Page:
Saddleback ST Elevation. Is it STEMI? Is it type II Brugada?

A 50-something presented with epigastric and chest pain.

Here is his ECG:

What do you think?  QTc 388 ms.

Computer interpretation:

***ACUTE MI***

There is a saddleback, which is rarely due to MI.  V2 has the morphology of type II Brugada, as there is a relatively large beta angle, described here:

1. Draw a horizontal line from top of r’ wave (black line 1)
2. Draw a horizontal line 5 mm below this (green line 2)
3. Extend the downsloping r’-ST segment (black line 3) until it intersects the green line
4. Measure the base.  

If greater than 3.5 mm, then meets criteria (this is equivalent to a 35 degree beta angle)

However, whenever you see an rSR’, especially with a saddleback, think of lead placement.

Then look at the P-wave in V2.  Is it fully upright?  If not, then there is probable high placement of lead V2.

I went back to look and, indeed, V1 and V2 were placed too high.

I put them in the correct position and we recorded another ECG:

Now the P-wave in V2 is upright.  The lead is placed correctly.
Looks like typical normal variant ST elevation (otherwise known as early repolarization)
QTc 384

You can use the LAD-Early Repol Formula to differentiate this from LAD occlusion:

ST elevation at 60 ms after the J-point, relative to PQ junction (STE60V3), = 2.5mm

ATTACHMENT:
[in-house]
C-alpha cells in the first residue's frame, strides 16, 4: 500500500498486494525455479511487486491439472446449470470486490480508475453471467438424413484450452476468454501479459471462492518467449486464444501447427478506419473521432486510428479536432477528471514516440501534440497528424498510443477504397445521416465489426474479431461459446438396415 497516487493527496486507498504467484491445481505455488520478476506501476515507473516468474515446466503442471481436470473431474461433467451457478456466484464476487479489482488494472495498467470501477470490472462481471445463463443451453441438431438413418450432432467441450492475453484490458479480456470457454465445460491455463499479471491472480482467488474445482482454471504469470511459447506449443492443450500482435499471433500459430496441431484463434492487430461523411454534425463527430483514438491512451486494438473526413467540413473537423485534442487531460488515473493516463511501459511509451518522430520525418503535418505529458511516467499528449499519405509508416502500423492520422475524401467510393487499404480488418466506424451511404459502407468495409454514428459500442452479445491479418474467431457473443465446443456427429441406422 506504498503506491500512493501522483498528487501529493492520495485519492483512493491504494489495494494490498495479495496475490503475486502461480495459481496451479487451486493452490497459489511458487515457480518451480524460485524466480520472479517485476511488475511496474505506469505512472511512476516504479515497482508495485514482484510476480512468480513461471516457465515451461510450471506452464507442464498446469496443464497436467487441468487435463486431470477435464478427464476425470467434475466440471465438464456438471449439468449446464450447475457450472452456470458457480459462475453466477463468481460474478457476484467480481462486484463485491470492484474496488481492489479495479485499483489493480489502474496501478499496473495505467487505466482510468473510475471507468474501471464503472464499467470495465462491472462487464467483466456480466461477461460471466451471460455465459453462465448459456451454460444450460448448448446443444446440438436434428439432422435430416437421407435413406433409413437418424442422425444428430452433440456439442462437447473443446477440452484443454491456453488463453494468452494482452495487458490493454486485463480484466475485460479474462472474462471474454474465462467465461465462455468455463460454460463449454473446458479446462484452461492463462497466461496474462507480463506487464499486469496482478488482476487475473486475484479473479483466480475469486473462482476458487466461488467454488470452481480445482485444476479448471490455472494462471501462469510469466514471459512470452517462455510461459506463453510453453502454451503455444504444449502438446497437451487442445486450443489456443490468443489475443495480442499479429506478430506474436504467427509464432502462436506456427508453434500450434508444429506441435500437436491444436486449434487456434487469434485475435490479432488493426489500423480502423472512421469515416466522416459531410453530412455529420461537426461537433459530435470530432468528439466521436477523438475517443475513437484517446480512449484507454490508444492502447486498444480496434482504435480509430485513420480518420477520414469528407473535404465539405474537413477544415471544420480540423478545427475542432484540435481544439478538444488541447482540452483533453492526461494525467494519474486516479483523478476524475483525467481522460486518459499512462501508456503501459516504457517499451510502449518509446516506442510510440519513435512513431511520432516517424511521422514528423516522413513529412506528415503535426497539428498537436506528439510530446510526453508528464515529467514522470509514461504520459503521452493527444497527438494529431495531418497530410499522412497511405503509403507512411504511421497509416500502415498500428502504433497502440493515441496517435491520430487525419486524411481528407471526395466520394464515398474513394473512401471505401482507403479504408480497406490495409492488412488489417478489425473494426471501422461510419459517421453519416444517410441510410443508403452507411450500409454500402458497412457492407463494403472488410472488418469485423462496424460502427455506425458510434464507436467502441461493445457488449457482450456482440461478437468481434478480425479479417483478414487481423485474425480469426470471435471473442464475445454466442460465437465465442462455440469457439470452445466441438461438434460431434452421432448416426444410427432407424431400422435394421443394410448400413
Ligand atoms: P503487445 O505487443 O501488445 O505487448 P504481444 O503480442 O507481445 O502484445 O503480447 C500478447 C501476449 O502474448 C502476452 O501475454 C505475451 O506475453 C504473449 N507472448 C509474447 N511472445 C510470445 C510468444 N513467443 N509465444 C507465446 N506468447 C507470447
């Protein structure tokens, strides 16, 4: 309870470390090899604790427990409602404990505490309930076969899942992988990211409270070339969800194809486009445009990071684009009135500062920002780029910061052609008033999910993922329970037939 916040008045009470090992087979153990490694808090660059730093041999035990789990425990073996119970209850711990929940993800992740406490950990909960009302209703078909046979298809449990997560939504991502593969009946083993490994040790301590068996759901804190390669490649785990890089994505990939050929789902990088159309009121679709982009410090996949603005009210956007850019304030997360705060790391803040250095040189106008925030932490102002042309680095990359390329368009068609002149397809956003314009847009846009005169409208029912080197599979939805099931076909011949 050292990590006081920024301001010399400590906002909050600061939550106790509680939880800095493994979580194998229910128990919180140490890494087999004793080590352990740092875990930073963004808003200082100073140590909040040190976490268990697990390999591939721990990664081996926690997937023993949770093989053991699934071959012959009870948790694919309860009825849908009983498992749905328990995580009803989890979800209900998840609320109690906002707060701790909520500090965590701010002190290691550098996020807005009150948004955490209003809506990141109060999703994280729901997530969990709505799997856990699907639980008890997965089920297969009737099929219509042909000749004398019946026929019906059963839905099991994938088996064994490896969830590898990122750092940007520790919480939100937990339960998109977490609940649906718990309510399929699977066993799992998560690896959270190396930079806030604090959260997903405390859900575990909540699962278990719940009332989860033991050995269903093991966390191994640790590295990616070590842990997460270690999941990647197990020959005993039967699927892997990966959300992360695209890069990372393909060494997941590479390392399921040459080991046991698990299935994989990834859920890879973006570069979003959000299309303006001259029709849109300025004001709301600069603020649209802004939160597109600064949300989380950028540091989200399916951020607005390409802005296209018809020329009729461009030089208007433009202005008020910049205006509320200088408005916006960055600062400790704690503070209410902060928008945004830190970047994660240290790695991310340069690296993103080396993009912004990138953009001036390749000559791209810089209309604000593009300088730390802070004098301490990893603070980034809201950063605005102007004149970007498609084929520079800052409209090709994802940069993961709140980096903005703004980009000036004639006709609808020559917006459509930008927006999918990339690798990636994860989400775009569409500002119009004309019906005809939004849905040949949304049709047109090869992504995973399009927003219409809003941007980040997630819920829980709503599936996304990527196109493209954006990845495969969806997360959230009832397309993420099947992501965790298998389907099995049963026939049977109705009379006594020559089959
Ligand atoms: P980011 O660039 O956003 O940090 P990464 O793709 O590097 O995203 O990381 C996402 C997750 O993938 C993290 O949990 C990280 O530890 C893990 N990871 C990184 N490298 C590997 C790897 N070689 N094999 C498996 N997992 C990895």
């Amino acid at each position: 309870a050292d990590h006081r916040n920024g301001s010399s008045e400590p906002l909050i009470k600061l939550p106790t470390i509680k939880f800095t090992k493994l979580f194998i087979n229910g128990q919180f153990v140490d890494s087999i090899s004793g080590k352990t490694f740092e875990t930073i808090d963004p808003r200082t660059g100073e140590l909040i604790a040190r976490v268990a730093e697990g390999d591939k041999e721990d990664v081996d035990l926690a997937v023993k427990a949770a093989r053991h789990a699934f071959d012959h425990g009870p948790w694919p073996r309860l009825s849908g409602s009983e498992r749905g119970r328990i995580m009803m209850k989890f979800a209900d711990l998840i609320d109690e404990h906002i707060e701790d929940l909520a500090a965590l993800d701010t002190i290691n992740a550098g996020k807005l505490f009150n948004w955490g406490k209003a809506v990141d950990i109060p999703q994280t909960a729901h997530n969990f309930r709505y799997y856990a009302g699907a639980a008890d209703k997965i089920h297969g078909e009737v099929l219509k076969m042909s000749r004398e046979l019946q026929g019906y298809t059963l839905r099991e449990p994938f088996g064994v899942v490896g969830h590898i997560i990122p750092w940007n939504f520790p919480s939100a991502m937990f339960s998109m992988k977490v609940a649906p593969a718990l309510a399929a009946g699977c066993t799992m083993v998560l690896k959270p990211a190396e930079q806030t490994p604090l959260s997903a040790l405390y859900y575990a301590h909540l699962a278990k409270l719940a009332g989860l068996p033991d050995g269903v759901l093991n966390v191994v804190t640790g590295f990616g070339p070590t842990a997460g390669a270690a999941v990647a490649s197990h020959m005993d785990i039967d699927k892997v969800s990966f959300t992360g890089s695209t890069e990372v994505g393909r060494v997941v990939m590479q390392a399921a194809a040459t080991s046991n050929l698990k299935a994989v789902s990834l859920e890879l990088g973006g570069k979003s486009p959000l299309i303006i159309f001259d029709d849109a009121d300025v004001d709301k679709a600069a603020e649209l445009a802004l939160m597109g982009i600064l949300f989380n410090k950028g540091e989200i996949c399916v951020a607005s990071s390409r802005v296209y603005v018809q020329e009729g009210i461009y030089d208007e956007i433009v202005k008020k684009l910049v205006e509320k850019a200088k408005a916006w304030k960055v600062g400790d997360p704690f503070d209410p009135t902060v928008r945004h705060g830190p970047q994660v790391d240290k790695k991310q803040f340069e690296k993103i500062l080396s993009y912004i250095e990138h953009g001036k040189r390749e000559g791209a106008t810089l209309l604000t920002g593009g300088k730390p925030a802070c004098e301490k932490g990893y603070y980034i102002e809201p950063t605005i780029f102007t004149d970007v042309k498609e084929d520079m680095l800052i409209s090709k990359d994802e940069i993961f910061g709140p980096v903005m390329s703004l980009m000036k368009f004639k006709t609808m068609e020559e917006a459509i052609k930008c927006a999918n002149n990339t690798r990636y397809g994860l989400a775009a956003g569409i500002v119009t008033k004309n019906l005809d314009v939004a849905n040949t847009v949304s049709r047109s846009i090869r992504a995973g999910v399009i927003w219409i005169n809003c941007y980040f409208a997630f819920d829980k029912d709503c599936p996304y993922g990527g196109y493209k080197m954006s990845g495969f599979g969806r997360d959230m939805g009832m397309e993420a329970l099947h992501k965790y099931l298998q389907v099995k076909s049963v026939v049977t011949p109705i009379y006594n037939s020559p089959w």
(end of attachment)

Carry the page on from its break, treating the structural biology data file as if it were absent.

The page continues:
QTc by computer = 384
R-wave amplitude in V4 (RAV4) = 19mm
Total QRS amplitude in V2 (QRSV2) = 17.5mm

Any of these calculators work:
Use the iPhone app: SubtleSTEMI
Use the Android app: ECG SMITH
Use the link at the top of the blog.

4-variable formula: 15.1 (A value less than 18.2 favors early repol.  This value is very low.)

The patient was diagnosed with reflux

Learning Points:

1. Saddleback ST Elevation is almost never STEMI
2. Saddleback STE may be type II Brugada syndrome
3. A Type II mimic may result from leads V1 and V2 placed too high
4.  An inverted P-wave in lead V2 implies lead misplacement too high

Saddleback in STEMI:

Here are the only 2 ECGs with V2 “saddleback” that I have ever seen which really represented an LAD Occlusion:

Anatomy of a Missed LAD Occlusion (classified as a NonSTEMI)

A Very Subtle LAD Occlusion….T-wave in V1??

Here are other cases of saddleback STE:

Is this Saddleback a STEMI??

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